Berlin’s new rent freeze, IUT contribution

Berlin’s brand new rent freeze (and cap) is hardly unique among cities with pressured housing markets. But while other cities have stricter laws, Berlin’s new rent control has some more unique protections.

Rents for 1.5 million homes in Berlin will be frozen for five years and capped at €9.80 ($10.90) per square meter, after the Berlin state government agreed a new rent control law on Tuesday.

The law also says that landlords cannot charge rents higher than what the previous tenant paid, and, should their rent be above the limit set out in a “rent table,” tenants can even sue to have their rent lowered. These two measures are thought to be unique globally, and, according to international tenants’ organizations, represent the strongest part of Berlin’s law.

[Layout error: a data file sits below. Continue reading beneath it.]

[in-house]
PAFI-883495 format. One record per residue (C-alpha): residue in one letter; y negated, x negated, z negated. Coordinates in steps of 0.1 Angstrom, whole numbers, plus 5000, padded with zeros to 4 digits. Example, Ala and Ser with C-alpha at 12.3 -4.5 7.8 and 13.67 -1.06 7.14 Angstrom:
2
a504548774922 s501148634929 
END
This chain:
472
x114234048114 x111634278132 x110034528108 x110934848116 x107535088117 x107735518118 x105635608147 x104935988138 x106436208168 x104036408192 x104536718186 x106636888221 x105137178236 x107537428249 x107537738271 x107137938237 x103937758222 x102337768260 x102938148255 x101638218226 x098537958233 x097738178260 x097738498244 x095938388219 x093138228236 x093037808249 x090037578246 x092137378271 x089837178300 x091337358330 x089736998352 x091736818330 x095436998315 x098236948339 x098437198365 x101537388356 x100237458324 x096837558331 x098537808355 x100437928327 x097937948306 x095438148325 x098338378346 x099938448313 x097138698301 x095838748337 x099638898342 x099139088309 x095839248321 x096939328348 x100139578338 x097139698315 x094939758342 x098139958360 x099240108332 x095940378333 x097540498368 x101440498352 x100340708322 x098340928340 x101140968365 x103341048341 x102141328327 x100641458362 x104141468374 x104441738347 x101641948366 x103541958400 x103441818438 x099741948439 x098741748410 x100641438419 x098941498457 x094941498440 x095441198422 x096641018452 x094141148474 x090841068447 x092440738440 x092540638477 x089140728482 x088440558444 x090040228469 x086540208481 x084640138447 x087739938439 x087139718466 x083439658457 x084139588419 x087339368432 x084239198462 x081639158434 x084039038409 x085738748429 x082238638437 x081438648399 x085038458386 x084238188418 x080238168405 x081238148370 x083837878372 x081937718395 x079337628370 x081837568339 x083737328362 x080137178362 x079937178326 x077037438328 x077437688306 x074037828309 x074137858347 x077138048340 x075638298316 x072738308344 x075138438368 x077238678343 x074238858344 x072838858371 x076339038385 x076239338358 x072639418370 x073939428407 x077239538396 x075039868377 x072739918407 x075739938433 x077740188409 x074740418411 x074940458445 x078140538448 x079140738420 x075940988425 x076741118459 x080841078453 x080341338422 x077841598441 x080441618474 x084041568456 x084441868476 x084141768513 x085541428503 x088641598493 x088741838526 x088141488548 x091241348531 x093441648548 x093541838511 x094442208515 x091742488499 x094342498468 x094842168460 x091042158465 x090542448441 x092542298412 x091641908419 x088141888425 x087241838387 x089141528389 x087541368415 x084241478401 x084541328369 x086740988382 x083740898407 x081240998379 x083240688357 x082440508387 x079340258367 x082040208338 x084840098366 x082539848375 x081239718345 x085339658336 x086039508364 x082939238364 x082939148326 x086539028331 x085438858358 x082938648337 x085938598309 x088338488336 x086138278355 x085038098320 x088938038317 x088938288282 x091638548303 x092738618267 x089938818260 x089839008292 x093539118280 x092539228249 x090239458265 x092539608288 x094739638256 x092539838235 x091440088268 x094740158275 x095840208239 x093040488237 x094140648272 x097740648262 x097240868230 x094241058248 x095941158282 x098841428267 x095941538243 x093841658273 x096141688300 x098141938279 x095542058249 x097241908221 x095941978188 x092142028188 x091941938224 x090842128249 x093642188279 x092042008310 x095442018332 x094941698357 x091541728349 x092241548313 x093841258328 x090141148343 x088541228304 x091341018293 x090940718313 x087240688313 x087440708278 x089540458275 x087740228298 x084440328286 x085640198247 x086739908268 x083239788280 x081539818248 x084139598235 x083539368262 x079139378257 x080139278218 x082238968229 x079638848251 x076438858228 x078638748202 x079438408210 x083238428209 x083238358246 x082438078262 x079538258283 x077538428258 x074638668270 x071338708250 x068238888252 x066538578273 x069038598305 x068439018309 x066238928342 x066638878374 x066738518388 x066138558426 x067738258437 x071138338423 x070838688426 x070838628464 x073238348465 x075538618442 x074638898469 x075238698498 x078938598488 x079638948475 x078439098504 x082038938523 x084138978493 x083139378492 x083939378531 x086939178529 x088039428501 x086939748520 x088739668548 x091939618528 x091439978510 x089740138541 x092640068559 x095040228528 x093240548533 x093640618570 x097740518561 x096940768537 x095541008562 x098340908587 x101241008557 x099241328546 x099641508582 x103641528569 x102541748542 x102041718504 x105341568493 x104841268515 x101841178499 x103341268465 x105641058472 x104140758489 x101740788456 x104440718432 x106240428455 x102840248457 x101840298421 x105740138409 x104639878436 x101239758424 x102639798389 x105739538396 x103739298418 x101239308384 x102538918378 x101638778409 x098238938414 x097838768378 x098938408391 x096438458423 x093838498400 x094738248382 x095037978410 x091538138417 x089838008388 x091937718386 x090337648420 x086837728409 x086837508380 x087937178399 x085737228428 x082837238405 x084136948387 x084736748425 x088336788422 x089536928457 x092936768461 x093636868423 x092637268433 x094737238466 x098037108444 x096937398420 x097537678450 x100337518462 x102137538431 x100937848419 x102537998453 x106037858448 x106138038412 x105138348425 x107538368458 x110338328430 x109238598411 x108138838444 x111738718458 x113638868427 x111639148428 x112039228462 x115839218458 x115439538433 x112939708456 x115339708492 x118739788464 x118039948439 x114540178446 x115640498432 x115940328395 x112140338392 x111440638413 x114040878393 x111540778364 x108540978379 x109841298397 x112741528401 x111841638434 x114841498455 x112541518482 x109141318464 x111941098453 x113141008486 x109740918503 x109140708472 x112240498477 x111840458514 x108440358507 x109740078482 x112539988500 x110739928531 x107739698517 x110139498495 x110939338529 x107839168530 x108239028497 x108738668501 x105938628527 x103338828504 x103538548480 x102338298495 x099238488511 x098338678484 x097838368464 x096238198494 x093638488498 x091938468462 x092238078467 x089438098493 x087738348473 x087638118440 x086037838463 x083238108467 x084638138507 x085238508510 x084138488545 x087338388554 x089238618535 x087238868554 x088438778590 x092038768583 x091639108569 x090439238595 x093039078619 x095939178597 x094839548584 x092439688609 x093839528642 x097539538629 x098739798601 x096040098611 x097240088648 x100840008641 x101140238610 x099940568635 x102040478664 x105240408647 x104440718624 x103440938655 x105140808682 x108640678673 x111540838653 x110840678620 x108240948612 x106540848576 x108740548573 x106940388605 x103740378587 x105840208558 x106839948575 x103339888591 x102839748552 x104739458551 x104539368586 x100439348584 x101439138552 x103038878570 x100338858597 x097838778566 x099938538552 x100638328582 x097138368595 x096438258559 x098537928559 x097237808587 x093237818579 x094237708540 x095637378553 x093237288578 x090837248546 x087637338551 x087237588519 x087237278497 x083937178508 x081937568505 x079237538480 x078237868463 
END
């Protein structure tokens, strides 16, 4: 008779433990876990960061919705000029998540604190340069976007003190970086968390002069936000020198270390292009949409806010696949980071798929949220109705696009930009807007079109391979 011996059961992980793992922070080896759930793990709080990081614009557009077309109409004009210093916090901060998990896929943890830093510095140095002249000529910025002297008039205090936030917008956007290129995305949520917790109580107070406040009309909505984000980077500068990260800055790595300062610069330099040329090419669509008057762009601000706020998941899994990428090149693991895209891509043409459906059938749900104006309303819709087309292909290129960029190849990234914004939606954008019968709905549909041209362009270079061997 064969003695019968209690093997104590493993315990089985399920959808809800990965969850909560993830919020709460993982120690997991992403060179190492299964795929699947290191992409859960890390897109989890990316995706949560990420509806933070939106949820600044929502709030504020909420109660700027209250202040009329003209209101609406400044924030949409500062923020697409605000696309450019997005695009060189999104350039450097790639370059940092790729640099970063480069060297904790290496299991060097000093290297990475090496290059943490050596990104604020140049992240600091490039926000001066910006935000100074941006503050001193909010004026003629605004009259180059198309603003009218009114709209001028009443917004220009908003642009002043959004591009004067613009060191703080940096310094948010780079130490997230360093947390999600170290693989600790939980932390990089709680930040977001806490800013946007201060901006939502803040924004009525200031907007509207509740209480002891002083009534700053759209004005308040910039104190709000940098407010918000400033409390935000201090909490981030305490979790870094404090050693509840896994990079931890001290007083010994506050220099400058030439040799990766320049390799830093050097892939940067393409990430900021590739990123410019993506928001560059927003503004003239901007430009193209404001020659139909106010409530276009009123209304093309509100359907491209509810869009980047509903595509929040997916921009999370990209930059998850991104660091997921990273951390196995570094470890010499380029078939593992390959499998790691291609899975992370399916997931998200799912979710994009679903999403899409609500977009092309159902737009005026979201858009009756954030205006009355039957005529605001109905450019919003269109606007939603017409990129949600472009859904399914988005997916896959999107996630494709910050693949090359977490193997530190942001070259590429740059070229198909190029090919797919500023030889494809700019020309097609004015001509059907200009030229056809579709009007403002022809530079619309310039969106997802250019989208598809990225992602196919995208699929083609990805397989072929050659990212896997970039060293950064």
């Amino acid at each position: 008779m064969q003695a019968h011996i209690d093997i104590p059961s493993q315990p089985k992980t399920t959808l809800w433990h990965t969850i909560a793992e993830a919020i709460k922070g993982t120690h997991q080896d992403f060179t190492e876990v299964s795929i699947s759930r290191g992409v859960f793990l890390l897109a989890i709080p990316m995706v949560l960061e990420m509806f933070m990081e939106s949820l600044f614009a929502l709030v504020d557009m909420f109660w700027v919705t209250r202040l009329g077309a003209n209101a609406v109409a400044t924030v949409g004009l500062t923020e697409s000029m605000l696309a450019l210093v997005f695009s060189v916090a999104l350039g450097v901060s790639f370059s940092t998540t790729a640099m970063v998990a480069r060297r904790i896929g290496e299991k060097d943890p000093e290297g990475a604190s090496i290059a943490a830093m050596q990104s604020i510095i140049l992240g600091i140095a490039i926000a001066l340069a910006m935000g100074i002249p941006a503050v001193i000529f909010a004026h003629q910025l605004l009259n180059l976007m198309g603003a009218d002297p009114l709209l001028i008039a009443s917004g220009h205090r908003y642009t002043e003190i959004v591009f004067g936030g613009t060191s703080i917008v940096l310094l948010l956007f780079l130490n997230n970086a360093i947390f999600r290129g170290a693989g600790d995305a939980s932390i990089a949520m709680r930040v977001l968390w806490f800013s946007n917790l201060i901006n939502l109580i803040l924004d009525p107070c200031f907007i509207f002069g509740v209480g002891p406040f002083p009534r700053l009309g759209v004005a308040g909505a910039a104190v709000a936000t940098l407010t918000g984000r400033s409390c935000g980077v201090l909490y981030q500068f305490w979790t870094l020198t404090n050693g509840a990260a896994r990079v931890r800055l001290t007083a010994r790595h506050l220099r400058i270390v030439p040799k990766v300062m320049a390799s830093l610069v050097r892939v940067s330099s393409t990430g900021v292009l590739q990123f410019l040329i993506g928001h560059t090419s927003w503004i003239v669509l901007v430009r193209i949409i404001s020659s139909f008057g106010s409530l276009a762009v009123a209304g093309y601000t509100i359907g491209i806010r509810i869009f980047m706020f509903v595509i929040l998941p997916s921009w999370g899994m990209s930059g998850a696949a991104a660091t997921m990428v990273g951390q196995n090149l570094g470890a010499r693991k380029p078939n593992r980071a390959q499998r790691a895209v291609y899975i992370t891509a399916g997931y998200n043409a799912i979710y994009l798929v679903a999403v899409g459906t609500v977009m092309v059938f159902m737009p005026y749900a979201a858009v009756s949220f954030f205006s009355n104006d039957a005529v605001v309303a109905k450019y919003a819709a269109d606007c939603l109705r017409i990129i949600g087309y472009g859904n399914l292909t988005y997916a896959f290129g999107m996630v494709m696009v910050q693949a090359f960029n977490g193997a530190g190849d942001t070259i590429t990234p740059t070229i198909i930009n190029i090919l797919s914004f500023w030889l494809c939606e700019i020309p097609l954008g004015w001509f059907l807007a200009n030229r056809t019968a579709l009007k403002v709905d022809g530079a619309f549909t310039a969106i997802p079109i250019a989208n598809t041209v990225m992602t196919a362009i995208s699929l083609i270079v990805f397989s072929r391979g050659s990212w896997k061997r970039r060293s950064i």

Barbara Steenbergen, head of the EU liaison office at the International Union of Tenants (IUT), thinks the idea that a city with an acute housing shortage should introduce rent control is not exactly revolutionary. “It’s nothing extremely special,” Steenbergen told DW. “Actually I was more or less waiting for something to happen in Berlin.”

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